I met an artist this weekend. I'm not much one for art myself, but seeing her work and how real it looked amazed me. I can draw rough stickmen, and here's this woman who can make it look like she's painted an actual photo.

I was simply entranced by one particular painting: it was a view of someone sitting in the back seat of a car on the highway taking a photo using a phone camera facing forward. Low light, so the phone camera brings the shutter speed waaaay down and you get lovely trails as the camera moves around, maybe there were some bumps in the road or something, I don't know. She'd done all the details, you could see the two front seats, a silhouette of the driver, the radio's LCD with its green backlight, even all the details of a blurred road. It was uncanny to me as I've taken a photo myself of this very scenario before, back in May 2015.

I didn't mention it at the time, but I had this exact image in my head the moment I saw hers. My peers also took notice to her image, and asked her about the blurs. She started on a literal story of her life at the moment she made the painting. She described the sort of thoughts she had and went into quite a lot of detail.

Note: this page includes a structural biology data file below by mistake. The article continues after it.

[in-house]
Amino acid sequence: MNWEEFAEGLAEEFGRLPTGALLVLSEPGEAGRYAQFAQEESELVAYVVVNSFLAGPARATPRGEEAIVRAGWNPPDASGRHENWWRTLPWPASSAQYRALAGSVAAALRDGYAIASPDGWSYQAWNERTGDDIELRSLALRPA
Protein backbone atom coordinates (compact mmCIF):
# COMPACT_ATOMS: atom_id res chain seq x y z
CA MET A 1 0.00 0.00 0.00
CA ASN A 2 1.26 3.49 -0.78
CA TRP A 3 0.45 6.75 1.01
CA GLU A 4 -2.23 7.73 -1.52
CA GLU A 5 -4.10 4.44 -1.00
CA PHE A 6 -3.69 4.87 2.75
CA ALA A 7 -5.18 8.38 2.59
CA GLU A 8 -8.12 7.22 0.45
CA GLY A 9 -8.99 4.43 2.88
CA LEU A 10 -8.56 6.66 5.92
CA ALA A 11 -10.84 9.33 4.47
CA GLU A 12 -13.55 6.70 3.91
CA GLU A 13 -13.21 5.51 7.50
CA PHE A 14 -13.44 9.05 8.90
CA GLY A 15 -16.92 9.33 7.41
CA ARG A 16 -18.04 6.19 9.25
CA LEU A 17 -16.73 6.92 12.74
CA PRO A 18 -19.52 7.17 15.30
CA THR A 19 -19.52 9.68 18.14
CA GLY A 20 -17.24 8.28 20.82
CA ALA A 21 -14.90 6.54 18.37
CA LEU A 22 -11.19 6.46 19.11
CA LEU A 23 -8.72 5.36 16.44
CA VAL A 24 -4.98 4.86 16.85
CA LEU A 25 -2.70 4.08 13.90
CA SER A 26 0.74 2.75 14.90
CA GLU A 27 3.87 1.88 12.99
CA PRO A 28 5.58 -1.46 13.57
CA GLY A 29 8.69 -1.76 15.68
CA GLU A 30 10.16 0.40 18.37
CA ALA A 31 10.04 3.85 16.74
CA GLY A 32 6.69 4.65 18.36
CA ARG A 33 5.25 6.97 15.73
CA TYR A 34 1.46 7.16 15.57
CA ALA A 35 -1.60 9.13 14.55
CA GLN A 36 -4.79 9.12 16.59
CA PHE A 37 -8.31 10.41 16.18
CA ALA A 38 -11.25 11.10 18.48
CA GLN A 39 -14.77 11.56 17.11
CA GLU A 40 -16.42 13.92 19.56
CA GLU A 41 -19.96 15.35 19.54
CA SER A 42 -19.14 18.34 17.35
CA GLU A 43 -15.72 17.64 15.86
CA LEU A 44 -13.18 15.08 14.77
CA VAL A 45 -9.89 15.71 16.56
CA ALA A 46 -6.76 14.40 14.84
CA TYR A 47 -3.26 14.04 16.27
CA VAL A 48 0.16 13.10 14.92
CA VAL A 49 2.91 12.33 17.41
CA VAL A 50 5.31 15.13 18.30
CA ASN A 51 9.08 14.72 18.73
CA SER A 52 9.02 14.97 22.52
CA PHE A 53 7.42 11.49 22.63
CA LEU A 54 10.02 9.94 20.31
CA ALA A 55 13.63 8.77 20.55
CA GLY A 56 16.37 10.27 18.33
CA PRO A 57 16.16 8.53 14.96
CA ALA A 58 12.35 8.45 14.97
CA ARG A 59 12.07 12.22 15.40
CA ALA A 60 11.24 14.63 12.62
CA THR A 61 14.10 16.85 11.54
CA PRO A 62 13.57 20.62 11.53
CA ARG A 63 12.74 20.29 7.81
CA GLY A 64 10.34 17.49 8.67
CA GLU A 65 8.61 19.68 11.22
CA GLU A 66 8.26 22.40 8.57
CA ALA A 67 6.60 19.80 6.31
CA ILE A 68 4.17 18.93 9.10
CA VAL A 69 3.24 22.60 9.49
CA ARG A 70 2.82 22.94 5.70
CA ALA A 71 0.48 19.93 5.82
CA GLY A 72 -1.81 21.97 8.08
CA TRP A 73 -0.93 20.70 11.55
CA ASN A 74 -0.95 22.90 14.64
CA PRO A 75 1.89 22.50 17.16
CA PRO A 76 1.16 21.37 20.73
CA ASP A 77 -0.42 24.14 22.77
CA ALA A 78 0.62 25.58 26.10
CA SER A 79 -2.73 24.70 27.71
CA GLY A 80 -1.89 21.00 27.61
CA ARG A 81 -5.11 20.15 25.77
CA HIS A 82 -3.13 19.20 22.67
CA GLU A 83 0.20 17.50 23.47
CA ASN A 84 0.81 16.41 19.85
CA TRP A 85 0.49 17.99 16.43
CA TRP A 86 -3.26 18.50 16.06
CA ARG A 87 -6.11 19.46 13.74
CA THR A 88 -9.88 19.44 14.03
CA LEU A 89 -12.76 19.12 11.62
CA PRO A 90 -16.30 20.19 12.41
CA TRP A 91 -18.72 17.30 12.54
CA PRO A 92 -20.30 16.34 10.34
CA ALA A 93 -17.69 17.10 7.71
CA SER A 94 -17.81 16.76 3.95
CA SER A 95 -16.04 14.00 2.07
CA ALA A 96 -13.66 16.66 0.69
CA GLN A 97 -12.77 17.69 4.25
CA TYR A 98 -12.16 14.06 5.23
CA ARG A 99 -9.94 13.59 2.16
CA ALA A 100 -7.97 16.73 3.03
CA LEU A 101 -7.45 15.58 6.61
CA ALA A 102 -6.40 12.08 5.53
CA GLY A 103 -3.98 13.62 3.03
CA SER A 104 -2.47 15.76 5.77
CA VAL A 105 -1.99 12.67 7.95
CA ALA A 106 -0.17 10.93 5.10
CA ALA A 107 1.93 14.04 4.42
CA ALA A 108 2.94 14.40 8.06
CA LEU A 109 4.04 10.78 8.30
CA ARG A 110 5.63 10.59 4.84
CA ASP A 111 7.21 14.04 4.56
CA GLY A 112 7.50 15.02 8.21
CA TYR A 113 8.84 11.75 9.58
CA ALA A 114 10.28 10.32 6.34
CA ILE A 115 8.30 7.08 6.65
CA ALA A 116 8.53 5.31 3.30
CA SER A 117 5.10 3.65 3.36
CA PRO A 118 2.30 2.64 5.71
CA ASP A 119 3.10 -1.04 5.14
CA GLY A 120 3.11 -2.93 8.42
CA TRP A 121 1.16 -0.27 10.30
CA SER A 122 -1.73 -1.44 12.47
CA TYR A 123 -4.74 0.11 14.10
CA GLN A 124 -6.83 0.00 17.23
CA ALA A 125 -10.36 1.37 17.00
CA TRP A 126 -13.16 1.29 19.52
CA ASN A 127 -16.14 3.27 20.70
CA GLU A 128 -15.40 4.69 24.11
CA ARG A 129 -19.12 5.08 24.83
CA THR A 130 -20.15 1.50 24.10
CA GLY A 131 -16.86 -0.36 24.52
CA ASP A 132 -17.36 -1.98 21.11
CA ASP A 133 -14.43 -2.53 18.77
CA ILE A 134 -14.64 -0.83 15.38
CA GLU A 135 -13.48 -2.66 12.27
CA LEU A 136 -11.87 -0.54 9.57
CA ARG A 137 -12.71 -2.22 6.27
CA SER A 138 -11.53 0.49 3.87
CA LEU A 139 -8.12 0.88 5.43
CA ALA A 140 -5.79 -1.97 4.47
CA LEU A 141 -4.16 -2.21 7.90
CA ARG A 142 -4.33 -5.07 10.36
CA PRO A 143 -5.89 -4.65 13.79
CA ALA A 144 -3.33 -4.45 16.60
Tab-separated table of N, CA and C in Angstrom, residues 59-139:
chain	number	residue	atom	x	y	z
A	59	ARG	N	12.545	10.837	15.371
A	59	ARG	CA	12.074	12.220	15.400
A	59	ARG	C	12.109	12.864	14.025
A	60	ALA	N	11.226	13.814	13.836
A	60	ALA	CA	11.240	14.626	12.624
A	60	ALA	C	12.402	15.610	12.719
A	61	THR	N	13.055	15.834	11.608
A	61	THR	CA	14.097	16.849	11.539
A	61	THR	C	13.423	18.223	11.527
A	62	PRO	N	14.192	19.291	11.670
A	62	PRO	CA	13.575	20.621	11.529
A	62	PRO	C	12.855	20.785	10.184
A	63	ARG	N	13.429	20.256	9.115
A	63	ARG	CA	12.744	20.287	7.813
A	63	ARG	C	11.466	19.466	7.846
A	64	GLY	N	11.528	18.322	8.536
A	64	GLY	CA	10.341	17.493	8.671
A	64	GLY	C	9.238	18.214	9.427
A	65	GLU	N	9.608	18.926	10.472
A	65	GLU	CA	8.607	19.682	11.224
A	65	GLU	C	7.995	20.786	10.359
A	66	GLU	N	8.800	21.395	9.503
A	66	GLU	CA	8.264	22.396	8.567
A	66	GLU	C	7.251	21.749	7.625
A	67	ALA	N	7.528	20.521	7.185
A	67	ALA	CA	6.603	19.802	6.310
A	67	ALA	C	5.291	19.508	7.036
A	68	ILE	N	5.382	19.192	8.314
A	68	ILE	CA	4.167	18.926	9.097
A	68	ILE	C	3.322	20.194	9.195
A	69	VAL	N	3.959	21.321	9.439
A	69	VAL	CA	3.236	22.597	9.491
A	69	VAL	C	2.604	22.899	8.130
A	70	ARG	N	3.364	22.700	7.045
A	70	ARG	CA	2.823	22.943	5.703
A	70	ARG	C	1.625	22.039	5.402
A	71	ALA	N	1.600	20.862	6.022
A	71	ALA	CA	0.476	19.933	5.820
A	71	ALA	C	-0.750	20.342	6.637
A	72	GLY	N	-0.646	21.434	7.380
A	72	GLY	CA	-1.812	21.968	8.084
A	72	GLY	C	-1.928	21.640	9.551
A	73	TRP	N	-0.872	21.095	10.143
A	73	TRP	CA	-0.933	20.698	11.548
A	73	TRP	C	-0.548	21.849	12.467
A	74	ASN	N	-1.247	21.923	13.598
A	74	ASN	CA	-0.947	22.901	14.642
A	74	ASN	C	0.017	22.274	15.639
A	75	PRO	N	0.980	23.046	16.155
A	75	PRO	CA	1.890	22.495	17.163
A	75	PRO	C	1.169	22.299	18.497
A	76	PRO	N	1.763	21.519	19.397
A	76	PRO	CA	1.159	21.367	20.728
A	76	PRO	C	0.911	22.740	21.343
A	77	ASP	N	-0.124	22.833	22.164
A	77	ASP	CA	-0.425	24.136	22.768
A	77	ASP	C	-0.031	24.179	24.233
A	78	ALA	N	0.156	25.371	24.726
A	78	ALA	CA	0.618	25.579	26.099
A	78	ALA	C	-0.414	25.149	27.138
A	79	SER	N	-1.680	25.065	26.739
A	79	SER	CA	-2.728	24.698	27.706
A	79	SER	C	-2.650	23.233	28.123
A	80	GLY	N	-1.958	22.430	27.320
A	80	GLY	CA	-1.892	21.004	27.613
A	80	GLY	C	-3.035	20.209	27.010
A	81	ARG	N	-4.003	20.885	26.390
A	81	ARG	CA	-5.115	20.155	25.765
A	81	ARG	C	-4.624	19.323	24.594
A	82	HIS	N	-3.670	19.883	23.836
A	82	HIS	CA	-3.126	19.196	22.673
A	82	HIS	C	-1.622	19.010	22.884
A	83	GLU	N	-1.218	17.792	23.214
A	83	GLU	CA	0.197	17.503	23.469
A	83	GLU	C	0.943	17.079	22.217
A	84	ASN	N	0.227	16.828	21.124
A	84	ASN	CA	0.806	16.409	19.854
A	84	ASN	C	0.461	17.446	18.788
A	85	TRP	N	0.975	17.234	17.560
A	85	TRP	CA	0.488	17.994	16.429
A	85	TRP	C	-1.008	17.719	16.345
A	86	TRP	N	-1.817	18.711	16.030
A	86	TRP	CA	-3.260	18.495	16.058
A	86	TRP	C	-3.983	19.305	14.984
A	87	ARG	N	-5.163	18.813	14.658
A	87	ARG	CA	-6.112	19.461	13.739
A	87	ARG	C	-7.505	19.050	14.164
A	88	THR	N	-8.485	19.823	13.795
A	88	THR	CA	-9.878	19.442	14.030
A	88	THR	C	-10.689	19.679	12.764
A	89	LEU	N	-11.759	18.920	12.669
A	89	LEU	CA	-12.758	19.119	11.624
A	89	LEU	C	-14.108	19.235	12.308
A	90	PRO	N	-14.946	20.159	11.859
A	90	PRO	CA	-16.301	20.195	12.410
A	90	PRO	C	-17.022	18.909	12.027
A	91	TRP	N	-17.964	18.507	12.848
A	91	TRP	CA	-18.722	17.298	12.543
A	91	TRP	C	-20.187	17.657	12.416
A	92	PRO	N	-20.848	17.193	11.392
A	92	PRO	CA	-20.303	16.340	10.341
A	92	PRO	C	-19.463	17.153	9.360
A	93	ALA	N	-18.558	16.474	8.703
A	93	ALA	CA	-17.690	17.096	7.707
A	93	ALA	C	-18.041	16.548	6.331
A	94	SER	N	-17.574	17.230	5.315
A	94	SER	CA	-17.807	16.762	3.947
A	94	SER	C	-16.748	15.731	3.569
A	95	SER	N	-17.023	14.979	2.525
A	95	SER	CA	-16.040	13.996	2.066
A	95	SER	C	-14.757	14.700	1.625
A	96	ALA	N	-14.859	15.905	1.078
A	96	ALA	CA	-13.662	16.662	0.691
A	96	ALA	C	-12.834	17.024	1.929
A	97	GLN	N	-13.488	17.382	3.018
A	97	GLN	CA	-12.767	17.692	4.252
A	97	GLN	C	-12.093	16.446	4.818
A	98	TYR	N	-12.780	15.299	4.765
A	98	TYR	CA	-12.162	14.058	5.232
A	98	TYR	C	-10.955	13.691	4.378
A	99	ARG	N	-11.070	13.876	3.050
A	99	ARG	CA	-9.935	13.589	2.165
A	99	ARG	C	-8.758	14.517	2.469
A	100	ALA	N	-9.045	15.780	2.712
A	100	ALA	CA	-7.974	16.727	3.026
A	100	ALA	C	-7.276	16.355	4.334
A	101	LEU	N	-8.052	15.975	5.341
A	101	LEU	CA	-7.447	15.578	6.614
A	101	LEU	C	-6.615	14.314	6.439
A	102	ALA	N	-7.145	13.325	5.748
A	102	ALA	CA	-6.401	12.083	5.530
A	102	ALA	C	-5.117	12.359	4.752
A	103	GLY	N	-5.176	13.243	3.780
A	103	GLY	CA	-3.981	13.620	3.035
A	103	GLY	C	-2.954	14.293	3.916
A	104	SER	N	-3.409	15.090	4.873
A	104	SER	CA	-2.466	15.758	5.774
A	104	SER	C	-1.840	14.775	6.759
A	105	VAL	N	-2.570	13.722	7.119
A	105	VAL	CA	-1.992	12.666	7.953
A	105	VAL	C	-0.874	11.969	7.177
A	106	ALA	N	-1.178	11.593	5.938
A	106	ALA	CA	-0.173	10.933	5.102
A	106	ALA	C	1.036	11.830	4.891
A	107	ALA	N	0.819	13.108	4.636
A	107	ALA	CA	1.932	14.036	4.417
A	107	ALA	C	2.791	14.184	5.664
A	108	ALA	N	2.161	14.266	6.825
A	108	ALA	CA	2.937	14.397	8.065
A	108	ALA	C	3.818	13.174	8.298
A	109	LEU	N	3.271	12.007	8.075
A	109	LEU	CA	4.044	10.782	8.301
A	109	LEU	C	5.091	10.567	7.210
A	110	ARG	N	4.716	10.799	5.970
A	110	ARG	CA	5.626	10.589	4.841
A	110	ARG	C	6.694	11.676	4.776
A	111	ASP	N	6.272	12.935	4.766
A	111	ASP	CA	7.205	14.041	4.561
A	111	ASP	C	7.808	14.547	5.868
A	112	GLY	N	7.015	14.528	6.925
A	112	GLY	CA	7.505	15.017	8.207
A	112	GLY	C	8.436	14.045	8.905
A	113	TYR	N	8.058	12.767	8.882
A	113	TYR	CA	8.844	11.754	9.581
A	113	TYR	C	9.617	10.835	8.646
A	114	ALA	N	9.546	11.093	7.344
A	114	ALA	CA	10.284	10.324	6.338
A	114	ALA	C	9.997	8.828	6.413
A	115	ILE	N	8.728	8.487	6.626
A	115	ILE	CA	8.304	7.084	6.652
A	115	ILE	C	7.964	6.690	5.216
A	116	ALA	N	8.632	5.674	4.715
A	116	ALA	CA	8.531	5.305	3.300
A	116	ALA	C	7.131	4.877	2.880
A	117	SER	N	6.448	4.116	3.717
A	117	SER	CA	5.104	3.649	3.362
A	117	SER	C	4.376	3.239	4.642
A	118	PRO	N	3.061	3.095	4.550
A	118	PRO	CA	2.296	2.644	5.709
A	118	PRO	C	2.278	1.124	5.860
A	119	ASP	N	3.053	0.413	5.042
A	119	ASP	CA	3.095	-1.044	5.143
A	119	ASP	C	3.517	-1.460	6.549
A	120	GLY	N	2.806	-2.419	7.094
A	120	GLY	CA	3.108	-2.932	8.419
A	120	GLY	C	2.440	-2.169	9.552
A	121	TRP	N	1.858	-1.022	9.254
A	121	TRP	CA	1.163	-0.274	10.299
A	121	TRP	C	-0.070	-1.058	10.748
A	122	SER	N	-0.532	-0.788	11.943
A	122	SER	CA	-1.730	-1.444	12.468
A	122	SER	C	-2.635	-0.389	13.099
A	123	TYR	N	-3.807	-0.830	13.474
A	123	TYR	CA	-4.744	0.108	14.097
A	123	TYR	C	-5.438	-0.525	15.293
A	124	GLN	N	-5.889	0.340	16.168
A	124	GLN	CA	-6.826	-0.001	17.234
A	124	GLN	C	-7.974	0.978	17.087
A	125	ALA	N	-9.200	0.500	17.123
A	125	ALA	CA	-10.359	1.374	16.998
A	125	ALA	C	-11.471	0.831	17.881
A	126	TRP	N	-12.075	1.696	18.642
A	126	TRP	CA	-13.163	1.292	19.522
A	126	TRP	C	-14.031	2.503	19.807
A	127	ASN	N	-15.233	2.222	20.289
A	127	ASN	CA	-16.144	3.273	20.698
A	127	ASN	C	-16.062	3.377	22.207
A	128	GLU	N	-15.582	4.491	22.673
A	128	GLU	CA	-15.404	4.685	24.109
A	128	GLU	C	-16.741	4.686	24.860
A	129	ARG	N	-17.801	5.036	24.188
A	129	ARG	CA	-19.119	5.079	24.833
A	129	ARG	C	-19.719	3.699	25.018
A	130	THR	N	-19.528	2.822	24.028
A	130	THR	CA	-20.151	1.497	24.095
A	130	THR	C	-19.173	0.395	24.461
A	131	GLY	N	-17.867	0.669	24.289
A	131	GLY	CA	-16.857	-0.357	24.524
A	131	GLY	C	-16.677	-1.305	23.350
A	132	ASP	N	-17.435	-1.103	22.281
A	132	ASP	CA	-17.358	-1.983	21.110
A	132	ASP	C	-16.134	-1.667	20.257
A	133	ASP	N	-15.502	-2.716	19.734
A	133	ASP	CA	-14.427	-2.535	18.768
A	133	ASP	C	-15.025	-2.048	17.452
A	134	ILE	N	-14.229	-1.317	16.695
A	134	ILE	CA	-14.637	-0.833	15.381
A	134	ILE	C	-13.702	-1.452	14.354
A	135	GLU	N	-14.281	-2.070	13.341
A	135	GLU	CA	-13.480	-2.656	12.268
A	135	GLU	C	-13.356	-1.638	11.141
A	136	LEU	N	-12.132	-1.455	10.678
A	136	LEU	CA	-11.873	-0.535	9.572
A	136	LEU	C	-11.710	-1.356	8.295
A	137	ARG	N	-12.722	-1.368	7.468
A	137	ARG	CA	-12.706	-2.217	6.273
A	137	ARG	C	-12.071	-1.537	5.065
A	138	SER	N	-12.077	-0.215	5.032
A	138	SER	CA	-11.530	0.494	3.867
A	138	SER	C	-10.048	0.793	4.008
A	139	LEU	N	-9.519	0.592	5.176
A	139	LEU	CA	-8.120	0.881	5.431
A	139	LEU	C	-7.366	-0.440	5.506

I don't remember all of it, but the gist of it was something along the lines of how a single moment in time can be blurred like this. The camera capturing this single moment can only do just that, and it is up to us to remember it. The blurs kind of represent how blurred our memories can be at times.

I found this to be quite profound. Not just her message behind the image, but how it affected me. I suppose photography is an art. I have made a hobby out of photography; does that make me an artist? I'd never considered myself one, nor would I even try to put myself in the same league with artwork like hers.

It also made me think about how I never put descriptions with my images. Typically, every artist has an idea or a message behind the art they create. Honestly, I just take photos of things that I think look cool. I'm not trying to send a message to anyone nor convey ideas. I just want to tantalize your sense of sight, and step into the image and experience it yourself. Is that a message? I don't know.

Ironically, this was not the only image that was familiar; she'd also painted - again, as if she took a photo of it - street lights flying past on the highway at night. Again with the phone camera and low light, down goes the shutter speed, and the result? Something like these.

Quite an amusing coincidence I thought. :)

The artist I'm referring to in this post goes by the name of Yolandé van Loggerenberg, who I met this weekend at a little dinner get together with my sister. If you're reading this, you should definitely check out her work, it's quite something to behold. I'm happy to report that she's also a lovely lady! Check out her website and her Facebook page, particularly her Motionblur series.